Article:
How Secondary School has Changed Me
I read this post last week from Sally and it really struck a chord. She describes how much her daughter has changed since moving from year 6 to secondary school, from the changes in her daughter’s appearance, to the growth in her confidence and independence. I recognised my own daughter in pretty much everything she said, but as I nodded along I realised quite starkly that the change hasn’t just involved my 12 year old. It has happened to me too. I’m not kidding, I’m a shadow of my former parenting self. I think there’s a confidence quota per family, and right now, she has borrowed heavily from the box on my bedside table, leaving me once again quivering nightly over my inadequacy at parenting a teenager.
And she’s not even a teenager yet.
Here’s how I’ve changed since I’ve become a secondary school parent.
I can’t look people in the eye
Every afternoon, on the school run to collect my youngest from the comfortable arms of primary school, I pass my daughter’s friends coming the other way. These are kids who have been in my house, eaten my chicken nuggets, and whose grazed knees I’ve stuck plasters on. And I can’t bring myself to speak to them. It’s too awkward. I find myself leaving home later and later to try and avoid them. I scour the horizon as I walk, and if I spot one, I stare at the pavement, or whip out my phone for something absolutely vital to read as I walk. (That backfired on me yesterday as I walked straight into a teenager). It’s just not cool to talk to your daughter’s friends once they’re in secondary school.
I dress better
The only exception to the no talking to friends rule is if I’m looking great myself. Though it has to be a certain kind of great. My purple boots won’t cut it. My black skinny jeans and leather jacket will. The other day, as I walked my son home from the playground, he suddenly stopped, looking me up and down. “What?” I was confused. “Just checking you’re okay to say hello to Lara, we’re about to pass her.” he advised. “And you are, you’re wearing your cool clothes.” Oh. Phew.
I wear more make-up
Likewise, as my daughter gets better at applying make-up, I’ve started to feel a need for it myself. I wonder each morning not whether my hair needs a wash, but if I might see anyone important enough to merit blusher and mascara. Generally that means someone under the age of twenty. My friends accept me as I am, baggy jumper and all. But I live in terror that a thirteen year old might judge me for my eyebrows.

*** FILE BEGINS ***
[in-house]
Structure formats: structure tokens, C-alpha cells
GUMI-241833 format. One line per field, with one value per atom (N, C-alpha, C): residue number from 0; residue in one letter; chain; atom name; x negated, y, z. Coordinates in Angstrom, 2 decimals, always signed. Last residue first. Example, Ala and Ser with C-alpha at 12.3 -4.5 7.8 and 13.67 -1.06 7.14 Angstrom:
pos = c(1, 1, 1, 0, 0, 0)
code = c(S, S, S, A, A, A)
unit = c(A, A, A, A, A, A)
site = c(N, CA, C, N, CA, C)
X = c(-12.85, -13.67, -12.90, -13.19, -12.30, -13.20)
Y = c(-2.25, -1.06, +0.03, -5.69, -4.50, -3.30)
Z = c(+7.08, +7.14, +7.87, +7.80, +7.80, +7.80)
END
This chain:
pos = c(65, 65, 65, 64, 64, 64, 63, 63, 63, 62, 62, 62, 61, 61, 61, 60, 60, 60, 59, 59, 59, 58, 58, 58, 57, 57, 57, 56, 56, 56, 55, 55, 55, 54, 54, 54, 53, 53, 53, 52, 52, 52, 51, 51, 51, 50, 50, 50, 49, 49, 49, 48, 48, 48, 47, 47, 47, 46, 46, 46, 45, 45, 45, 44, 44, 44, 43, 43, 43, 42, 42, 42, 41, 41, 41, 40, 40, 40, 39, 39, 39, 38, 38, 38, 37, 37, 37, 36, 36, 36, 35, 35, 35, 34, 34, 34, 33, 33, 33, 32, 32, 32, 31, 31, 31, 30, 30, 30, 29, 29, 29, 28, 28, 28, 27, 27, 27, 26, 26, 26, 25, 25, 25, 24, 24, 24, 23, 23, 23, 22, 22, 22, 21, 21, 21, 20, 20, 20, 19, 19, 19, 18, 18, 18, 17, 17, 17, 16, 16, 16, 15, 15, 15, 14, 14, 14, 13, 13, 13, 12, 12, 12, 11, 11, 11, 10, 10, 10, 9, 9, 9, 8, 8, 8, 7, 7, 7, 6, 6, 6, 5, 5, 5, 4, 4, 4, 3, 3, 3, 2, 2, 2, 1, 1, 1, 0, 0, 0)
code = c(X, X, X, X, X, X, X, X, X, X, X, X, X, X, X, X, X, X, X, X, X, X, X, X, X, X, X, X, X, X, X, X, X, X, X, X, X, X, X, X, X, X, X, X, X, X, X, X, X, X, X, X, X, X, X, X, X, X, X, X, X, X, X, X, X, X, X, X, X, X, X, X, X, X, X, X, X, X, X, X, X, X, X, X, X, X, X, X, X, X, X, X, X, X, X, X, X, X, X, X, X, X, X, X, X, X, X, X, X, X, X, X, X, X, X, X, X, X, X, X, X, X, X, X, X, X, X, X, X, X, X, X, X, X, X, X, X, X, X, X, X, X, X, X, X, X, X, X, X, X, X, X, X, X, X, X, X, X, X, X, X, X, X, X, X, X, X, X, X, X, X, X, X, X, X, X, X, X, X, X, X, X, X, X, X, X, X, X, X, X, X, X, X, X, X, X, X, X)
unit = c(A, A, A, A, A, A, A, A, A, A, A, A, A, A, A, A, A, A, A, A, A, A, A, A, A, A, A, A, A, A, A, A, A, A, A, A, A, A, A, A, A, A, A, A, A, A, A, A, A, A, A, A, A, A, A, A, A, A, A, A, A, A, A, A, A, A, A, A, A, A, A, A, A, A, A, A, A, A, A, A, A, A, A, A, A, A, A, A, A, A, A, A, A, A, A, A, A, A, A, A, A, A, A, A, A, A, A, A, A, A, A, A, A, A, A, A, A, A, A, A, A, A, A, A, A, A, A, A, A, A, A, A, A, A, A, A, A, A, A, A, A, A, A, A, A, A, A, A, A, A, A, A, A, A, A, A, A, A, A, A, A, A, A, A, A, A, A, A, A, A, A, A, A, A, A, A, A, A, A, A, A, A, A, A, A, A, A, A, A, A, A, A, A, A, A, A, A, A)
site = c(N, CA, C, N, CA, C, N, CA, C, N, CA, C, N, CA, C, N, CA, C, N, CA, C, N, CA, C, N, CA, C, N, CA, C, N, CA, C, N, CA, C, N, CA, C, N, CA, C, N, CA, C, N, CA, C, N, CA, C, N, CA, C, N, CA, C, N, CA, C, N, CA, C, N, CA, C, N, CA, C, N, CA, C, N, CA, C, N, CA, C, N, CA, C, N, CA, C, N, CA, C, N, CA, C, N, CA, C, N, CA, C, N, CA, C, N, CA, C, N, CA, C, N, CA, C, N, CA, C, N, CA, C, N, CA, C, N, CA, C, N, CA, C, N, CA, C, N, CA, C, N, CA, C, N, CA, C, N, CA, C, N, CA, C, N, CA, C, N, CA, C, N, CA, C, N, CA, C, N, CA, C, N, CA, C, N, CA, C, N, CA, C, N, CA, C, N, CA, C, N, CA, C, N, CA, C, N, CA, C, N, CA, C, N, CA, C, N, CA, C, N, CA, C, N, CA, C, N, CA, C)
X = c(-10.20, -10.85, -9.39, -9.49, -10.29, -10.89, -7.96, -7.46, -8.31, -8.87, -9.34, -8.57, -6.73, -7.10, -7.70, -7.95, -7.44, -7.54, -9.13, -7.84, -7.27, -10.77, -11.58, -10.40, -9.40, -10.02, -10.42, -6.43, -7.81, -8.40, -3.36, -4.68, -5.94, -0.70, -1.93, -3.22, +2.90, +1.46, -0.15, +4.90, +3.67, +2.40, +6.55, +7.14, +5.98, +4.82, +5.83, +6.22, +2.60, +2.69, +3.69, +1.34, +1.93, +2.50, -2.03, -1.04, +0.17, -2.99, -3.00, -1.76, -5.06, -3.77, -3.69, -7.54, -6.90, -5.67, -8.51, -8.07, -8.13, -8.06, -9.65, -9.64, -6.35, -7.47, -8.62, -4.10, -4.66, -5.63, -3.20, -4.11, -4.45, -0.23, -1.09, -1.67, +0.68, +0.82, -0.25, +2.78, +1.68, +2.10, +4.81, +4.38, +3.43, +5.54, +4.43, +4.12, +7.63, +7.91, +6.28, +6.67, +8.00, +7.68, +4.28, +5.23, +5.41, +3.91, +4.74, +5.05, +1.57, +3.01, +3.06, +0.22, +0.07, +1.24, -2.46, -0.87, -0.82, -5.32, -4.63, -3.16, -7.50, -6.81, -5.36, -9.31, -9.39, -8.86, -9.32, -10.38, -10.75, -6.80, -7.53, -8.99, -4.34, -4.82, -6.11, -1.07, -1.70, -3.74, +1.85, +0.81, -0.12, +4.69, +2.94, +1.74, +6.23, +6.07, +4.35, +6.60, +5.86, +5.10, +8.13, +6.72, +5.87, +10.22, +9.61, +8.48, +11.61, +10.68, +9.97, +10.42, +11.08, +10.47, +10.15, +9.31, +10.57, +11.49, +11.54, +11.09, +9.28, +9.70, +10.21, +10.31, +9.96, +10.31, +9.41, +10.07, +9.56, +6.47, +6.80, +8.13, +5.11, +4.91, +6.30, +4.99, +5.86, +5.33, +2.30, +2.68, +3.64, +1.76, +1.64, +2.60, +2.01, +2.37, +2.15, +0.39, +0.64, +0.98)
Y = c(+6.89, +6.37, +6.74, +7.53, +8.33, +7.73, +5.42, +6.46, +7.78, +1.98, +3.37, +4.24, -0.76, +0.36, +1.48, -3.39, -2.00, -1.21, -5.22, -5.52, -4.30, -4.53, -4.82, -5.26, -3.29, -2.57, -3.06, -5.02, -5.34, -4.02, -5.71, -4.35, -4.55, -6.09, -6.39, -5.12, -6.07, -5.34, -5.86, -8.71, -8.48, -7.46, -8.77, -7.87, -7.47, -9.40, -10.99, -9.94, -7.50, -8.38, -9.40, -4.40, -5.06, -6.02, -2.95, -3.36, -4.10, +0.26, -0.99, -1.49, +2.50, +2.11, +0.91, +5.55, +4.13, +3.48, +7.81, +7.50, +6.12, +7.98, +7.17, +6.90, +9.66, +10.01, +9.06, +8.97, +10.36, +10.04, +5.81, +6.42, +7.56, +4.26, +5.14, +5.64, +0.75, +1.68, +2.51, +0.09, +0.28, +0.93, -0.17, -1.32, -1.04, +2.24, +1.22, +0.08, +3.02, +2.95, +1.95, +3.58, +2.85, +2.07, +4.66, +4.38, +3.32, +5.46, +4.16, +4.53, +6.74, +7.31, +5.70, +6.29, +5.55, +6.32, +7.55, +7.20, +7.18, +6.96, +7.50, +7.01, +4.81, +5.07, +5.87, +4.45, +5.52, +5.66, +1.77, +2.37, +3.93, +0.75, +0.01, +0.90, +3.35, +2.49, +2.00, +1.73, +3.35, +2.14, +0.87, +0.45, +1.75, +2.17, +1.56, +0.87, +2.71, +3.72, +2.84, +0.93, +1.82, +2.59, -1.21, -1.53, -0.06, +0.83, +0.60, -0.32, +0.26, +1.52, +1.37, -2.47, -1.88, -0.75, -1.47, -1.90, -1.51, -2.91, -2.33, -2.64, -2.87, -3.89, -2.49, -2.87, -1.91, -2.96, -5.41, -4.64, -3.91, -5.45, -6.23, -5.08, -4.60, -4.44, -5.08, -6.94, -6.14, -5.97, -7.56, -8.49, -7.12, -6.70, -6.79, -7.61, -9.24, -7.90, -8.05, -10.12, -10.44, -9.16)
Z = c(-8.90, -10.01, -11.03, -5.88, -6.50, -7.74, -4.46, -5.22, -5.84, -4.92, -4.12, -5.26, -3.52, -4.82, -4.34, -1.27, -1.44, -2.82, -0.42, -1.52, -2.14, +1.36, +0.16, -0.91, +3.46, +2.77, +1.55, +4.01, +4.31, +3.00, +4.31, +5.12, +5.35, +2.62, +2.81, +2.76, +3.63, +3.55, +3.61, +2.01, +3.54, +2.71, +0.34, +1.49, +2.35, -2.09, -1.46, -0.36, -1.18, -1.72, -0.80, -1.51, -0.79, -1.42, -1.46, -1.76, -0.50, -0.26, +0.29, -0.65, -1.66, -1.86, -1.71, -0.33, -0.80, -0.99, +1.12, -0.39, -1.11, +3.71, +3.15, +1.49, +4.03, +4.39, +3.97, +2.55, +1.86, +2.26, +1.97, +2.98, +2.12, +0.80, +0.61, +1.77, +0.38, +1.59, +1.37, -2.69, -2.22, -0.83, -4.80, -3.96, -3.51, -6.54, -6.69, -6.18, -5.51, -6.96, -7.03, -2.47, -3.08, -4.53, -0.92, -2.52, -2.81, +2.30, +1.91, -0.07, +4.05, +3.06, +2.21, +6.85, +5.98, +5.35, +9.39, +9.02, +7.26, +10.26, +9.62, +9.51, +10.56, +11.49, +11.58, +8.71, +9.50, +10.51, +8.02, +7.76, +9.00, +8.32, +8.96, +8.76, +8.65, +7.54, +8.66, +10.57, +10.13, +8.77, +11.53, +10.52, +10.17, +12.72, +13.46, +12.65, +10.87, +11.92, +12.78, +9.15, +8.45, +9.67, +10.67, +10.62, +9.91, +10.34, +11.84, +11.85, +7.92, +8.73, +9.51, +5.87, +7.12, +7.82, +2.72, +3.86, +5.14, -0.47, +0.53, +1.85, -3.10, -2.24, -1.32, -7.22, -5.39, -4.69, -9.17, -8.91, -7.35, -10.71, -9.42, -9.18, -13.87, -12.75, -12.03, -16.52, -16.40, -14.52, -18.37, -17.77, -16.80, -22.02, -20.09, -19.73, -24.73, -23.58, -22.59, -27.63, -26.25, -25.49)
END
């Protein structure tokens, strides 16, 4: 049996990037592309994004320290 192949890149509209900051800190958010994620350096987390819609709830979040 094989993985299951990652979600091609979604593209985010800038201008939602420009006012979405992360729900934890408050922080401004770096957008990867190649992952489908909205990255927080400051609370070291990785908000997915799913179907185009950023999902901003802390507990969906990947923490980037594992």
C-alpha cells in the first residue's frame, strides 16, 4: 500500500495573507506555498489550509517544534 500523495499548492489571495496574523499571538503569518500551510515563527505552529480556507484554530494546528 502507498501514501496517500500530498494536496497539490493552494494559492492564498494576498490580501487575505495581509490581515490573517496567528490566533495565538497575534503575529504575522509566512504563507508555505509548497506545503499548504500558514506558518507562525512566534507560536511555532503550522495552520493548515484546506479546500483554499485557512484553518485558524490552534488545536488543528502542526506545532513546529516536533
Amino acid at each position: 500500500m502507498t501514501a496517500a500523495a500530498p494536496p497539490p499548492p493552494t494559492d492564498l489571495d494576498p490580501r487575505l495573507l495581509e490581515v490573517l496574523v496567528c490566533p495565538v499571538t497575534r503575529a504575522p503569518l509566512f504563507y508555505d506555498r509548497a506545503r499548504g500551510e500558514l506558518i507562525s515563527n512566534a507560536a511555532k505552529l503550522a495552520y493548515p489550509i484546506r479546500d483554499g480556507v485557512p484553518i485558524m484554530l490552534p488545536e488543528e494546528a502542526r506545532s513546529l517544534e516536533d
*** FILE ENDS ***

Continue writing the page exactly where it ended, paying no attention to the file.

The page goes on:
I’ve gone from doing anything for a moment’s peace and quiet, to behaving like a labrador, desperate for a pat. Don’t get me wrong – my daughter can be gorgeous, kind, loving, adorable; but she can drop me as fast as a hot coal if there’s a conversation going on that seems more fun. She doesn’t need me in the same, all-consuming way that she once did, and that’s a good thing. It means I’m parenting right. But where I used to artificially extend the time it took to go to the loo, for a moment of solitude, I’m now like a teenage crush, ruining my chances of affection by craving it too obviously.
I’m way more laid back
At primary school, I would quiz my child endlessly on what she’d done that day. I’d join in with her homework, make sure she handed it in on time, and ask for feedback. I honestly can’t do that any more. How any year 7 student keeps on top of the list of everything that’s going on in their lives is beyond me. I’ve had to let most of it go. And in turn, she has picked up the slack where it’s important, and takes it on the chin if she gets things wrong. Perhaps it’s the natural move towards independence, where parents give up under the pressure, just as children are ready to take more on.
I pick my battles
I used to be such a control freak. I needed to be the perfect parent; I needed my kids to turn out perfectly where I had failed. I was on it relentlessly, all the time. I am so not on it any more. I let school take some of the strain. If I can get my daughter to school on time, with everything she needs, and her teeth brushed, I’m very happy for school to lock horns with her over last night’s makeup and late homework. I allow pink hair, crop tops and phones in bedrooms – all things I swore I’d never do before I had a teen. But then I was adamant I’d never give my baby a bottle or a dummy before I had her, and we all know how those kind of vows turn out!
Secondary school is the biggest parental learning curve I’ve ever been on, and makes primary look like a walk in the park. For the first time in my life I’m totally winging it every day. And I swear we’re all happier for it.